Hannah Taylor, F1 correspondent
For the first time in the history of the FIA Formula One World Championship since Grands Prix have taken place at the Sepang circuit in Malaysia, the McLaren Mercedes team have secured their maiden Malaysian pole position thanks to Lewis Hamilton, who took the top spot following the 2012 qualifying session this morning.
Hamilton’s time proved unbeatable as he topped the timesheets with a time of 1:36.219, which no other driver in the field could compete with in the end.
Hamilton expressed his feelings after qualifying as he picked up his 21st pole and historical moment for the team.
“It’s great for the team to have another one-two, too: that’s a huge achievement from everybody, but we just need to make sure we keep pushing because the guys behind us won’t give up. Tomorrow, there’s a long haul down to Turn one, but I’ll be making sure to get a good launch and stay ahead cleanly,” commented Hamilton.
While Hamilton crossed the line as the flag fell to mark the end of the qualifying shootout, his team mate Jenson Button helped the team to lock out the front row of the grid for the second consecutive time so far this season.
The Englishmen stole the show in the dying seconds of Q3, but there was disappointment for Red Bull drivers Sebastian Vettel and Mark Webber, as they completed qualifying slightly off the pace of their Championship rivals, and opening the way for Mercedes’ driver Michael Schumacher to pinch third place in the line-up for tomorrow’s race.
Webber finished the session by securing himself a reasonable slot, fourth place on the grid where he will accompany Schumacher on the second row. However, double and reigning World Champion Sebastian Vettel was knocked off his perch from his usual pole position and had to settle for sixth-fastest in the end.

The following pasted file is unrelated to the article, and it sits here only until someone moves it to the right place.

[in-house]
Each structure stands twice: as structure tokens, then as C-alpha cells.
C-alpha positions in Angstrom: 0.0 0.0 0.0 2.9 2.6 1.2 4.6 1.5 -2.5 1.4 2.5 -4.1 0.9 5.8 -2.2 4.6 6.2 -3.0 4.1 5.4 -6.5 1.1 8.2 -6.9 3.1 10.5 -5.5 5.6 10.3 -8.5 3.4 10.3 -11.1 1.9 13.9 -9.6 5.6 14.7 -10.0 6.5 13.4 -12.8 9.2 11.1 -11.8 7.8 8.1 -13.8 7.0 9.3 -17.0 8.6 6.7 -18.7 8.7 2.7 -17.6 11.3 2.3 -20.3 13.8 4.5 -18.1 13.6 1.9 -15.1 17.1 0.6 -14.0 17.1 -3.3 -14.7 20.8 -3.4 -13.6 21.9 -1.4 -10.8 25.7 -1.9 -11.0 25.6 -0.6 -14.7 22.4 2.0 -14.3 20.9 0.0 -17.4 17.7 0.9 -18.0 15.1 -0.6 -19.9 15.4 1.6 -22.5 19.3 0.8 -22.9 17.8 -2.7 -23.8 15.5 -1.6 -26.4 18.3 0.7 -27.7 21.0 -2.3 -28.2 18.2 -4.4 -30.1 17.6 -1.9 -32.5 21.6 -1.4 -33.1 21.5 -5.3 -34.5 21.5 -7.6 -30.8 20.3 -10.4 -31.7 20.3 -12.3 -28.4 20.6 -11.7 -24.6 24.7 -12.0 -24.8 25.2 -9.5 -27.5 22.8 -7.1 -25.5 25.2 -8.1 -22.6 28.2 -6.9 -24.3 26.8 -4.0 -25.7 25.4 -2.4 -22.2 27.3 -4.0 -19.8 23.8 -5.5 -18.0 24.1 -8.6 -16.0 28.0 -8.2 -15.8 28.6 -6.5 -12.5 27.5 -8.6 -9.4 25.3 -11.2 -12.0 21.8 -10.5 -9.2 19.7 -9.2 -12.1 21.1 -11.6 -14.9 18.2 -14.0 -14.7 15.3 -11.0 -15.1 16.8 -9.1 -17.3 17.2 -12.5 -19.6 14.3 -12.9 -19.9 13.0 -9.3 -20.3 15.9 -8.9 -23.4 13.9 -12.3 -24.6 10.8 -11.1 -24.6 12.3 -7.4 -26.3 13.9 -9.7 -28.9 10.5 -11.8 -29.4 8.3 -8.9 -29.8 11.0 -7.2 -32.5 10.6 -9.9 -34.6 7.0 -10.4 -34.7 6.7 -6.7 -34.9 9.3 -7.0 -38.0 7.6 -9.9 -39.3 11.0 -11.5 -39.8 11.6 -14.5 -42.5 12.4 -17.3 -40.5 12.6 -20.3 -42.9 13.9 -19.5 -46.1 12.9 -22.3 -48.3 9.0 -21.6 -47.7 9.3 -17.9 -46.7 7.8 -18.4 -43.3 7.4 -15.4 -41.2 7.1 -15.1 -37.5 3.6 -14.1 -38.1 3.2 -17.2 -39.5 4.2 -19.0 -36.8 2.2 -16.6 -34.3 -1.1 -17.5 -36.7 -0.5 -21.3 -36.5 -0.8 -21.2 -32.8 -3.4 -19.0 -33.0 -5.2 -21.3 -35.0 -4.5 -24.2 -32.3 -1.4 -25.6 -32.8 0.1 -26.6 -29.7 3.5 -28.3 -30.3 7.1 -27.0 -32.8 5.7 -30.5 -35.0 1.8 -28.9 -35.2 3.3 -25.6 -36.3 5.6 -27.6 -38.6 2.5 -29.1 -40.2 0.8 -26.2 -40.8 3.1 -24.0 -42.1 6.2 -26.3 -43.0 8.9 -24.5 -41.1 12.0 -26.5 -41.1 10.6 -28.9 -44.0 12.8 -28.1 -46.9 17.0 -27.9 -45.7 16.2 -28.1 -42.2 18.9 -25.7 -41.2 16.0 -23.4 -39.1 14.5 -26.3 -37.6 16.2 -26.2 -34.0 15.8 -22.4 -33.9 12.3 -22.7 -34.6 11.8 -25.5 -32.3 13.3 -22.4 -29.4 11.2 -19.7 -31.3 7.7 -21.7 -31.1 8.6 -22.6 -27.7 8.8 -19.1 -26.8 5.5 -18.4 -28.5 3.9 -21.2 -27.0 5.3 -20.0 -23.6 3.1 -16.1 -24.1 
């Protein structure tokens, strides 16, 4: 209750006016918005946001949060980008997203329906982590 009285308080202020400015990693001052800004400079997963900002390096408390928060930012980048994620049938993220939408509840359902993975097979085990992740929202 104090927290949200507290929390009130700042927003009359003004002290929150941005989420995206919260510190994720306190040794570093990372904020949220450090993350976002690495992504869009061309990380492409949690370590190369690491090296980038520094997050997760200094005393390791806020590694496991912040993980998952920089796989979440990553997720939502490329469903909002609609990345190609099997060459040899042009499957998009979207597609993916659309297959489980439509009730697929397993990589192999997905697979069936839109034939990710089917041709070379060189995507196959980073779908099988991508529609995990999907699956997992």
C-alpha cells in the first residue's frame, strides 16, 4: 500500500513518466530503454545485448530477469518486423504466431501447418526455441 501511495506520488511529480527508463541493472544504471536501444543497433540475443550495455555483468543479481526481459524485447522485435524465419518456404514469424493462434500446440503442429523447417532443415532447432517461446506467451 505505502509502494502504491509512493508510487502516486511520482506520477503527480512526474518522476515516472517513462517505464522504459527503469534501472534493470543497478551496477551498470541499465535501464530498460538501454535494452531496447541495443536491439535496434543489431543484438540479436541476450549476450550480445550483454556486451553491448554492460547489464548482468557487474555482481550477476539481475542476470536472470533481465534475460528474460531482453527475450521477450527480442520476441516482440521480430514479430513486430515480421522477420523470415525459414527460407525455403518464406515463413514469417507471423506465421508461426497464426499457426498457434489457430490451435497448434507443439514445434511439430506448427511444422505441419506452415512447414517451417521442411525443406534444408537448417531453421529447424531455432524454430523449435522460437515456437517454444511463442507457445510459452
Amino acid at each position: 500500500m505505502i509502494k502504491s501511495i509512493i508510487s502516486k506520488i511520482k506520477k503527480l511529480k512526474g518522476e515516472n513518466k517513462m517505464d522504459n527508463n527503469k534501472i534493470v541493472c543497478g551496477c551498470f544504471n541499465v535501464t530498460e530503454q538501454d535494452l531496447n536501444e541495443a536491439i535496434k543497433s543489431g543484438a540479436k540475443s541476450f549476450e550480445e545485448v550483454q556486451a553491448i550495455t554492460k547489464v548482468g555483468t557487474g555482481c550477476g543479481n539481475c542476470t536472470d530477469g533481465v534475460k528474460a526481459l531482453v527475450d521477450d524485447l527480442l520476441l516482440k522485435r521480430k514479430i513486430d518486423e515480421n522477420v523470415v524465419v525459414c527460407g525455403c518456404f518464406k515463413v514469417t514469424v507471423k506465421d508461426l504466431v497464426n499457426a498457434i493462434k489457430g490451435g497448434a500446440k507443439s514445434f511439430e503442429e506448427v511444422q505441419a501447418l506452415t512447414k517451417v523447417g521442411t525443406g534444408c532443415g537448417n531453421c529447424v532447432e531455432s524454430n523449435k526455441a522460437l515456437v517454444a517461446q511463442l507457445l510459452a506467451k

On the other hand, as a result of Lotus-Renault’s Kimi Raikkonen facing a five-place grid penalty following a gearbox change, Vettel will now be promoted into fifth place for the start of the race.
Before the qualifying proceedings got the green light the focus was very much on the weather. Initially, there had been a spell of rain but in the lead up to the start of Q1 the conditions changed in favour of dry and hot conditions with the sun beaming down on the circuit.
Surprisingly, with the main attraction usually known for being at the front of the field, the spectators were forced to wait in anticipation of an appearance from the top Championship rivals. It was the midfield runners that took centre stage first, featuring the likes of Force India driver Paul Di Resta and his team mate Nico Hulkenberg.
Despite Di Resta veering off the track three times during the practice sessions, the Scotsman managed to keep it together during Q1 and was the first man of the field to top the timesheets. Inevitably, before the usual front runners muscled in on the action, Di Resta found himself in first place with a lap of 1:38.927secs.
It appeared that the leading drivers did not want Di Resta’s hold at the front to last, as the majority of the field and popular pace setters emerged from the pits. Hamilton, who had impressed during practice and been streets ahead of the rest soon followed Raikkonen who snatched first place from Di Resta in the beginning. Nonetheless, Hamilton then made his mark on the action and crossed the line to take first place for starters. The 2008 World Champion jumped to the top of the leader board with a time of 1:37.904secs.
As the battle at the front of the field began to unfold, there was plenty to shout about in the midfield as well. Schumacher’s German team mate and fellow countryman, Nico Hulkenberg completed his first run to unsettle the front runners and creep up the line up at the time. After a solid and worthwhile attempt Rosberg found himself in first place, which caused the positions at the time to jumble up slightly. Unfortunately though Rosberg was not able to sustain this hold at the top of the field as his team mate Schumacher was making his way round the circuit and so too was Webber. Between them it was looking like Rosberg’s chances of staying close to the front would soon see him fall down the line up. Of the two drivers on their way to shake up the positions, Webber was sadly on course for losing the battle when he was running nine tenths of a second off the pace. Meanwhile, an exciting in team battle was about to commence between Schumacher and Rosberg. Schumacher appeared to be running well during his first hot lap when he was a tenth and a half faster than Rosberg. With Schumacher going round the final corners of his lap the tension appeared to be building and the seven time World Champion soon crossed the line to take first place with a lap of 1:37.538secs.